By Jim Therrien
WOODFORD — Ghost towns in the Old West are depicted with sun-bleached wooden storefronts, saloon doors creaking in the wind and tumbleweed rolling down deserted streets.
But that wasn’t the case in New England when early settlements were abandoned. Here, the forest simply grew up and reclaimed all but the painstakingly constructed stone walls, the cellar holes and the graveyards.
Such was the fate of an early 1800s cluster of homes about a mile up a mountainside trail that heads north from Route 9, just past the Bennington line in Woodford.
“It was a place where my family would go picnic back in the day, and it was quite a lot more clear up there then,” said Donald Campbell, who lives on nearby Furnace Grove Road on the Bennington side and often hikes up to the site. “It’s all grown-up forest now.”
The former Select Board member said his great-great-grandparents, who lived in Troy, N.Y., and summered in Bennington, purchased their property in the 1850s from an iron smelting company that had gone bankrupt.
“They would go on these family walks, and one of the favorite ones was the walk up to the cemetery and old settlement,” he said. “So it has always been part of the backdrop of living in Bennington for me.”
Campbell added, “When the settlement was there, it was all cleared land — you can tell by the stone walls. It was probably [cleared for] sheep, and those walls are evidence of the early settlement period. It didn’t last too long.”
One reason the settlement was abandoned involved construction of a new roadway from Bennington to Woodford, replacing one higher on the ridge that passed close to the settlement.
Such a bypassing was a common experience for any number of American communities over the years, whenever a railroad line, a new larger highway, a canal, an airport or similar project literally left a once-flourishing community behind.
Another reason was the decline of iron ore smelting in Bennington during the early 19th century. Previously, furnaces blazed away in the Furnace Grove area — from which Campbell’s road takes its name.
Iron smelting in the area also employed hundreds of workers at one time, many living in quarters provided by the iron works.
“It was a short-lived settlement, then forest started to grow back up,” Campbell said.
“I think the bigger story is that it is now all part of this large block of Forest Service wilderness,” said Campbell, “and that it is available to Bennington as part of our outdoor recreational opportunities as we brand ourselves more and more as ‘Vermont Begins Here.’ … It’s great, being a park for everyone, a wilderness for everybody.”
Campbell’s interest in parks and land preservation extends to his job: He’s the regional project director for the Vermont Land Trust.
The hiking trail today continues past the settlement site to Woodford Hollow, while a spur trail takes one to the top of Bald Mountain.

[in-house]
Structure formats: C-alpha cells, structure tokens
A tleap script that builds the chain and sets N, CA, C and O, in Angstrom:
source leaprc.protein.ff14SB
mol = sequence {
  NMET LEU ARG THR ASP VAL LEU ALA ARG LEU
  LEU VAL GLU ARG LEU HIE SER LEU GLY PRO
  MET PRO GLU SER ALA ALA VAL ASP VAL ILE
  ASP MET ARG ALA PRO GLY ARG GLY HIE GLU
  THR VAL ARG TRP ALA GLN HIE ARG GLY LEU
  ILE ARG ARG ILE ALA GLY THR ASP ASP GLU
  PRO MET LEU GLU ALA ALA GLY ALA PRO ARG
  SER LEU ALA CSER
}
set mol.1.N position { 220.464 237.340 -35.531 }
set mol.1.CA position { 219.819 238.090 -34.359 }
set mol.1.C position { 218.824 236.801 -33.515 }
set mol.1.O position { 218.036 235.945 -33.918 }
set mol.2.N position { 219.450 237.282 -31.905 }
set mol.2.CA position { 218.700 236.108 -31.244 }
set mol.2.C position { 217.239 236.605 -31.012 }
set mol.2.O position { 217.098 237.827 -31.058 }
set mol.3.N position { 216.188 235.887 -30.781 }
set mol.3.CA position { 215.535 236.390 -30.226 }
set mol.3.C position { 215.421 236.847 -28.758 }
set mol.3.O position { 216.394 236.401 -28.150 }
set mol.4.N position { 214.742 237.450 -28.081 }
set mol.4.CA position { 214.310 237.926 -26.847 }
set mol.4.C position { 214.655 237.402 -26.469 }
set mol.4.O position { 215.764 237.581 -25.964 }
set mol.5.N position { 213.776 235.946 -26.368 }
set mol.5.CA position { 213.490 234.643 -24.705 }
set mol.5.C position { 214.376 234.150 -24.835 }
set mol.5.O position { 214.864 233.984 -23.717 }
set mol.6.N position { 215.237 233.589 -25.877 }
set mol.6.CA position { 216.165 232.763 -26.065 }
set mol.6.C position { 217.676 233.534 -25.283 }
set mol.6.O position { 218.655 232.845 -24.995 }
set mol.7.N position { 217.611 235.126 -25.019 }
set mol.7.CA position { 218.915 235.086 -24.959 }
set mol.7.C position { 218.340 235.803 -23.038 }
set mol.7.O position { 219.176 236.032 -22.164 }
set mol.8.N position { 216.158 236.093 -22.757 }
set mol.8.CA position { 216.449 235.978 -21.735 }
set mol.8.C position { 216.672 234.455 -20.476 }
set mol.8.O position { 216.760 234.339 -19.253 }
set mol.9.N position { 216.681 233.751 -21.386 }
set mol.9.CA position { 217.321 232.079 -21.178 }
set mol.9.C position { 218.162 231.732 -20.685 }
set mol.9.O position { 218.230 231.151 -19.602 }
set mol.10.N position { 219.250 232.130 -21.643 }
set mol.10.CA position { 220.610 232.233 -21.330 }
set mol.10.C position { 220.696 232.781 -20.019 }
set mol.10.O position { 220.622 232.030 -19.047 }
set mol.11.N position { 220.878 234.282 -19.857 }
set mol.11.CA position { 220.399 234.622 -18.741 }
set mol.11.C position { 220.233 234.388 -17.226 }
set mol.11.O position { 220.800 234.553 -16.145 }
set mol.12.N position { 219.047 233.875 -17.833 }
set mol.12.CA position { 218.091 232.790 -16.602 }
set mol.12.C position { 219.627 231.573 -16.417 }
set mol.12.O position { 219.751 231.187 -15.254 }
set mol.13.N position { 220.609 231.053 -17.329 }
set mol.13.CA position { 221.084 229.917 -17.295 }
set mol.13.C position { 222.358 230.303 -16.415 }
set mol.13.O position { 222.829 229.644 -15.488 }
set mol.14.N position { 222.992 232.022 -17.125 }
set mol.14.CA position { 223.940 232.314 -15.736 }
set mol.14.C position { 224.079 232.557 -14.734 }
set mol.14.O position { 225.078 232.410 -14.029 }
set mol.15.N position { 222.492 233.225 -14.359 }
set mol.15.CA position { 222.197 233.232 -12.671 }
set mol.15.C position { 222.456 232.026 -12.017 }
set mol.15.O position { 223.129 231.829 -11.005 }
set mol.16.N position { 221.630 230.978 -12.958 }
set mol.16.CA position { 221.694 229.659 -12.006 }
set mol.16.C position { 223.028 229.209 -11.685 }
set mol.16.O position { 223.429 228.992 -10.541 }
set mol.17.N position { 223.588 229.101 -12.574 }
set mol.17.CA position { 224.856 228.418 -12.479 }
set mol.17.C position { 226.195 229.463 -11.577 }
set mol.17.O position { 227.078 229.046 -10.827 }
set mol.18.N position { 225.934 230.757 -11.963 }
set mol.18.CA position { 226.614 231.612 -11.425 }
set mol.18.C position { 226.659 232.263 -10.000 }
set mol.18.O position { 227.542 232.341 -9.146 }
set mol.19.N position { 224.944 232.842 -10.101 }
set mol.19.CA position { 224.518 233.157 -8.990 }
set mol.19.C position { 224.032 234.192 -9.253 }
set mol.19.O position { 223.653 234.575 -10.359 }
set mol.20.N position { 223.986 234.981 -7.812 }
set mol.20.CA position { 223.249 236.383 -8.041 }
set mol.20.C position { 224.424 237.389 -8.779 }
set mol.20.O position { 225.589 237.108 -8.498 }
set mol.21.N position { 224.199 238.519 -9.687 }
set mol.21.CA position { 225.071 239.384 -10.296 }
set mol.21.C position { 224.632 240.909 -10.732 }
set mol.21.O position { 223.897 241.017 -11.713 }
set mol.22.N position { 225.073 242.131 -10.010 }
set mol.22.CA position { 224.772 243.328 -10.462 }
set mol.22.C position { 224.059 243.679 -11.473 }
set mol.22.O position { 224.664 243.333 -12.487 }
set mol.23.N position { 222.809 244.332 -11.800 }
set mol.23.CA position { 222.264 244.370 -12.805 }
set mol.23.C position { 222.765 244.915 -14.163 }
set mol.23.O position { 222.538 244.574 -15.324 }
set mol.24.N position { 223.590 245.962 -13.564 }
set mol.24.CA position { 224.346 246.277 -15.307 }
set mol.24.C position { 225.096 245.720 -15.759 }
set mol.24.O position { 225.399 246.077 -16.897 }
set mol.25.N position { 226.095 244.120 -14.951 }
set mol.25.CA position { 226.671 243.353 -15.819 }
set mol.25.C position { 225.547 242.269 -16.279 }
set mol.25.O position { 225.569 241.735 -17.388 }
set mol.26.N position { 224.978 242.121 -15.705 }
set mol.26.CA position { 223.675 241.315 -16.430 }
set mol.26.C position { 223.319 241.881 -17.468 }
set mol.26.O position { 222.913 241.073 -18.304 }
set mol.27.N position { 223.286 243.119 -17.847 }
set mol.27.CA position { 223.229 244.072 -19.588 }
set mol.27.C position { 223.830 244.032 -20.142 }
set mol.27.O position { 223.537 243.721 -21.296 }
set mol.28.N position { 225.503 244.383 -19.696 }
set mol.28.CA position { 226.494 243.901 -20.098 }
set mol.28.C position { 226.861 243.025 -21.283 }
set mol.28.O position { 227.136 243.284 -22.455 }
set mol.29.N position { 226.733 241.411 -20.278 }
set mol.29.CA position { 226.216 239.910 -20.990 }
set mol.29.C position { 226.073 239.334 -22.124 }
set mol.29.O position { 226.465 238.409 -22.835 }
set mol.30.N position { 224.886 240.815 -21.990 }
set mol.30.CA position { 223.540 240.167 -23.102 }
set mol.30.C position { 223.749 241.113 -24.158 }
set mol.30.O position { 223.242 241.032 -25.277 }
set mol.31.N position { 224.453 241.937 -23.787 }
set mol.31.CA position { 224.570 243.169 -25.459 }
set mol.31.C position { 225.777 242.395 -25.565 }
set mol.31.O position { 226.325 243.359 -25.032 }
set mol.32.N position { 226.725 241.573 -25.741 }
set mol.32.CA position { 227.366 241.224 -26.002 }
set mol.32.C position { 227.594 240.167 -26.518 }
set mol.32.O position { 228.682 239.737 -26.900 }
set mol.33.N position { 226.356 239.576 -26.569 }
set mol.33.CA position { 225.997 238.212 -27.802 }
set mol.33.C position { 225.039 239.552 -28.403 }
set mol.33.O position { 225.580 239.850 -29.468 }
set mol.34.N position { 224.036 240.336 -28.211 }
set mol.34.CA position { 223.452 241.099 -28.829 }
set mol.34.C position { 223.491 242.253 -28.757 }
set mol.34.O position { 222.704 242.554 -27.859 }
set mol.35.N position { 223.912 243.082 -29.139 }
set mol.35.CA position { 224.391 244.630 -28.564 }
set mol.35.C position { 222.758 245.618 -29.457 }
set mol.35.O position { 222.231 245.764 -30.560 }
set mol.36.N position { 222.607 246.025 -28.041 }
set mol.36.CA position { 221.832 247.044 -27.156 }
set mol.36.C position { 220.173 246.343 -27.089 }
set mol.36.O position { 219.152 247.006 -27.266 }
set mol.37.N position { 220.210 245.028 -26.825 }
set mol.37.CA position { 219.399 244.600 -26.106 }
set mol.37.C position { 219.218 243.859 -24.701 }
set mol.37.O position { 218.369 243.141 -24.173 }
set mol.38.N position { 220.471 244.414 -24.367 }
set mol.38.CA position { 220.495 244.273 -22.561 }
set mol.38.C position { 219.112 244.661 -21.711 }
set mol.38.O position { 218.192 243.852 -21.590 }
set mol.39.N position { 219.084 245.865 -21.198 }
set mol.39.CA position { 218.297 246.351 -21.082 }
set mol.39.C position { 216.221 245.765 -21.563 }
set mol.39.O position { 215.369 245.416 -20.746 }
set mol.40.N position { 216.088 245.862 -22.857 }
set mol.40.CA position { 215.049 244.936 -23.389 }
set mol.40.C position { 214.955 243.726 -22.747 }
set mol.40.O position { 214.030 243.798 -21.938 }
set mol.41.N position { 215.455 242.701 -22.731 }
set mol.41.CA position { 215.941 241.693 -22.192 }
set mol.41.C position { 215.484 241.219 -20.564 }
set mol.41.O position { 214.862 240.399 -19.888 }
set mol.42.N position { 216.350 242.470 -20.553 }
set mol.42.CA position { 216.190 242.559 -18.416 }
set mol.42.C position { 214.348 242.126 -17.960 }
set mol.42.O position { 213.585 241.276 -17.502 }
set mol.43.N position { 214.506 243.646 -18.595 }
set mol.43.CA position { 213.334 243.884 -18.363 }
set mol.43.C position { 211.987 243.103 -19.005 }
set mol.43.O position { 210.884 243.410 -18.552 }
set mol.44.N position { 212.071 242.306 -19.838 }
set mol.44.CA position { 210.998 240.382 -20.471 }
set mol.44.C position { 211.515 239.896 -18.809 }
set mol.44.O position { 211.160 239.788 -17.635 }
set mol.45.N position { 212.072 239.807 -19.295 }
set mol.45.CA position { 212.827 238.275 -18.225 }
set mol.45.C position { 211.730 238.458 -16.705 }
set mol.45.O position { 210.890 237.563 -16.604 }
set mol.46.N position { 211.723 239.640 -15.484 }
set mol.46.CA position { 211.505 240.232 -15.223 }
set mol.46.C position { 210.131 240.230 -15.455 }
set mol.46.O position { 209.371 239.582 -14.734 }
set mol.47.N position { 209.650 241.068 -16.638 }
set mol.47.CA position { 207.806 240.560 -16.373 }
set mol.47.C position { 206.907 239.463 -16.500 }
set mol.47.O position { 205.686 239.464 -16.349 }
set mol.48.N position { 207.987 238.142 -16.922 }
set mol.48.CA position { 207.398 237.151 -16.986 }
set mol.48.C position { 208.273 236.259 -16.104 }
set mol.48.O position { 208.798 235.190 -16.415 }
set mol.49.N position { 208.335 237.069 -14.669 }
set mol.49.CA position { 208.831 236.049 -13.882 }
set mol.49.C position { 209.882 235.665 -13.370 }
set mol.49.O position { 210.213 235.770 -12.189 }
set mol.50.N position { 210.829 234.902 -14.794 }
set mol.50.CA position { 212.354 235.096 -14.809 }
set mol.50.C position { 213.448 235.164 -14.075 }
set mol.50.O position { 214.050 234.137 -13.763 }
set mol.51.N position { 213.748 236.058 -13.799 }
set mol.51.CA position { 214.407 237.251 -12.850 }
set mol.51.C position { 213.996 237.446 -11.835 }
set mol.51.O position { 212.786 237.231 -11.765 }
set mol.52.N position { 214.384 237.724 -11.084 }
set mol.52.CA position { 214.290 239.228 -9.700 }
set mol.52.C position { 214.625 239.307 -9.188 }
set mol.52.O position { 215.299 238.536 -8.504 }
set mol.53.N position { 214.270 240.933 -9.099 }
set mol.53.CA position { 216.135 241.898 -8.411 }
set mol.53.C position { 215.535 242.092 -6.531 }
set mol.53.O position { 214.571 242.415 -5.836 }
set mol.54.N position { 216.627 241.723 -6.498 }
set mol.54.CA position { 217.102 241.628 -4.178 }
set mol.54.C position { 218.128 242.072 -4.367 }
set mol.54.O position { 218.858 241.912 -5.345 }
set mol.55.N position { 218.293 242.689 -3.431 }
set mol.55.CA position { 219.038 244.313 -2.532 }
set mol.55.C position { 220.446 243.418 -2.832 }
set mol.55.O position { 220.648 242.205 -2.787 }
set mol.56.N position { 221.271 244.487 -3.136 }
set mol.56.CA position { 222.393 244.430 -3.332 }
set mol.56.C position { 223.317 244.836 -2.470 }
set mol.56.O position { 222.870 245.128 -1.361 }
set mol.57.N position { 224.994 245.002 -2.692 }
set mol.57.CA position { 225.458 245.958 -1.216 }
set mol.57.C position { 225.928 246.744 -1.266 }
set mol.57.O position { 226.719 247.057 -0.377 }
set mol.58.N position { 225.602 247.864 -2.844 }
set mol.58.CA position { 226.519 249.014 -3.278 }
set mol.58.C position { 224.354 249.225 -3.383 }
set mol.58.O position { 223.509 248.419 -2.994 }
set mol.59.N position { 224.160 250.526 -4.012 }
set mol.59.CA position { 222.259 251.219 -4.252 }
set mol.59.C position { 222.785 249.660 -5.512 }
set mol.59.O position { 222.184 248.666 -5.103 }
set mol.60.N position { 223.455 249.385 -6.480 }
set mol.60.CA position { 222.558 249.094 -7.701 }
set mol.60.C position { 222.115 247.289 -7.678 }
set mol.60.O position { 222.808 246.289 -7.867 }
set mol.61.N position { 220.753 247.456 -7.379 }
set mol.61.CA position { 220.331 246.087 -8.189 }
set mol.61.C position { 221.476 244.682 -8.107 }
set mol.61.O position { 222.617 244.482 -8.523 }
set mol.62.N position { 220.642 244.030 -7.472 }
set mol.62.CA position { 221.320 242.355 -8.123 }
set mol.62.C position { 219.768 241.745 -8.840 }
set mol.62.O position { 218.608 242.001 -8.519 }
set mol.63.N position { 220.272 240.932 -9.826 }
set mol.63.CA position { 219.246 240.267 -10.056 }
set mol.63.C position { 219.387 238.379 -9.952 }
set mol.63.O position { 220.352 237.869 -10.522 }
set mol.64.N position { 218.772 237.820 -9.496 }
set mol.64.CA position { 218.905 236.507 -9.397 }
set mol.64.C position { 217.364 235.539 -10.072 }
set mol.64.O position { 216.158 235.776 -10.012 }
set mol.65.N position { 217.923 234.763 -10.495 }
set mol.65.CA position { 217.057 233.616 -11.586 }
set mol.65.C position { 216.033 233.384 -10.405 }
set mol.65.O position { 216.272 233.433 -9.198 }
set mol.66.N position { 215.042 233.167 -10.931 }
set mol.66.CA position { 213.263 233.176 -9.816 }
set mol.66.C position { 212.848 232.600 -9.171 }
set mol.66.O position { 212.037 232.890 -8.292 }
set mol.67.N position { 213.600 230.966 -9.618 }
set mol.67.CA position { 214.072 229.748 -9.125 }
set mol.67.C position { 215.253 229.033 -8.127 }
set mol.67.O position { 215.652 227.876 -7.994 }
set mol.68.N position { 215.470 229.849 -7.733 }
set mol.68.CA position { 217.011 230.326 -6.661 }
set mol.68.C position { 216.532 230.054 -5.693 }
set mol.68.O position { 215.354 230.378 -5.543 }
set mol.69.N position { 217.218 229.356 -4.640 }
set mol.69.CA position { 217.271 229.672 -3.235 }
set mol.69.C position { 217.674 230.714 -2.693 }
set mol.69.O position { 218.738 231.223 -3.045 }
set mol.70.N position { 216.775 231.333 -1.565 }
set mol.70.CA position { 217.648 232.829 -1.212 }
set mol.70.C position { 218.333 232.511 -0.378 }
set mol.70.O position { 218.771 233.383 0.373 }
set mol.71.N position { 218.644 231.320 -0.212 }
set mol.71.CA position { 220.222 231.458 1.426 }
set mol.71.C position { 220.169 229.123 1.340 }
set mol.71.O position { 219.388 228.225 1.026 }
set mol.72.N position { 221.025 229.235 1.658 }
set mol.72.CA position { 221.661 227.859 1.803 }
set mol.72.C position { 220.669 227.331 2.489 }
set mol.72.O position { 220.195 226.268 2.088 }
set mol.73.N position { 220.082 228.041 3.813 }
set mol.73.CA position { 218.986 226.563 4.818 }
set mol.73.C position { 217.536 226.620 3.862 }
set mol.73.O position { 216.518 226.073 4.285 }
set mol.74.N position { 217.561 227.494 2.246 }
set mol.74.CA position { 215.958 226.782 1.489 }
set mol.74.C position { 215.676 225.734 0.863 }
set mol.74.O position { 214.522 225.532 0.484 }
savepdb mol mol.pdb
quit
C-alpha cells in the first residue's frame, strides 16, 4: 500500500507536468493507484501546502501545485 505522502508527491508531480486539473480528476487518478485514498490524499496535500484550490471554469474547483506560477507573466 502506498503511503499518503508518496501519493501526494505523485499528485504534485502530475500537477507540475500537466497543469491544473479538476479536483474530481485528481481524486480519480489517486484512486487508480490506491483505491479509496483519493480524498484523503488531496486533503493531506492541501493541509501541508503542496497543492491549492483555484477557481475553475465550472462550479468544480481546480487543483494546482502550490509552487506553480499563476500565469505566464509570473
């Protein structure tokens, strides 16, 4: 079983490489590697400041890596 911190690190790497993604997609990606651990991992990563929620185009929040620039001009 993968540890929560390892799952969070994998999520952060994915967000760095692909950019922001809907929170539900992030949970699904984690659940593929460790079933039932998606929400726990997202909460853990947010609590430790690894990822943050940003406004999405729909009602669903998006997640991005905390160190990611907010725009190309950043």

After the settlement’s decline, a lumber company owned the land, and it was eventually was sold to the U.S. Forest Service to become part of the Green Mountain National Forest.
According to a 2015 report on the burial ground, known as the Waters Hill Cemetery, author Sally Krizan Eaton writes that a 1940 survey found there were at least 35 graves at the overgrown site, dating from 1794 to 1861.
Some of the surnames are Bickford, Cotton, Eddy, Harris, Knapp, Lyon, Taft, Temple and Wood.
Those include Nathan Taft, a distantly related ancestor of President William Howard Taft, and the two wives of decorated Revolutionary War veteran Ebenezer Temple.
Temple was born in eastern Massachusetts and served through the entire war, before living the final 40 years of his life in Woodford and dying at 90 in 1847.
Eaton wrote that Temple was among those rescued by Gen. Benedict Arnold’s troops during the British siege of Fort Stanwix in western New York in August 1777.
That was part of the fighting associated with the campaign of British Gen. John Burgoyne, which also included the Battle of Bennington that August and the Battle of Saratoga in October 1777, where Burgoyne surrendered his entire army to the Americans.
But Temple’s military career wasn’t finished. He went on to participate in the siege of Yorktown, Va., in October 1871, where the British army of Gen. Charles Cornwallis became trapped and surrendered to American and French forces, effectively ending British attempts to quell the rebellion.
Eaton said no headstone for Temple was found in the Woodford cemetery, but it’s likely he was buried there with his family members.
A copy of Eaton’s report is preserved in the Bennington Museum library.
Jim Therrien — reports for the three Vermont News Media newspapers in Southern Vermont. He previously worked as a reporter and editor at The Berkshire Eagle, the Bennington Banner, The Springfield Republican and the former North Adams Transcript.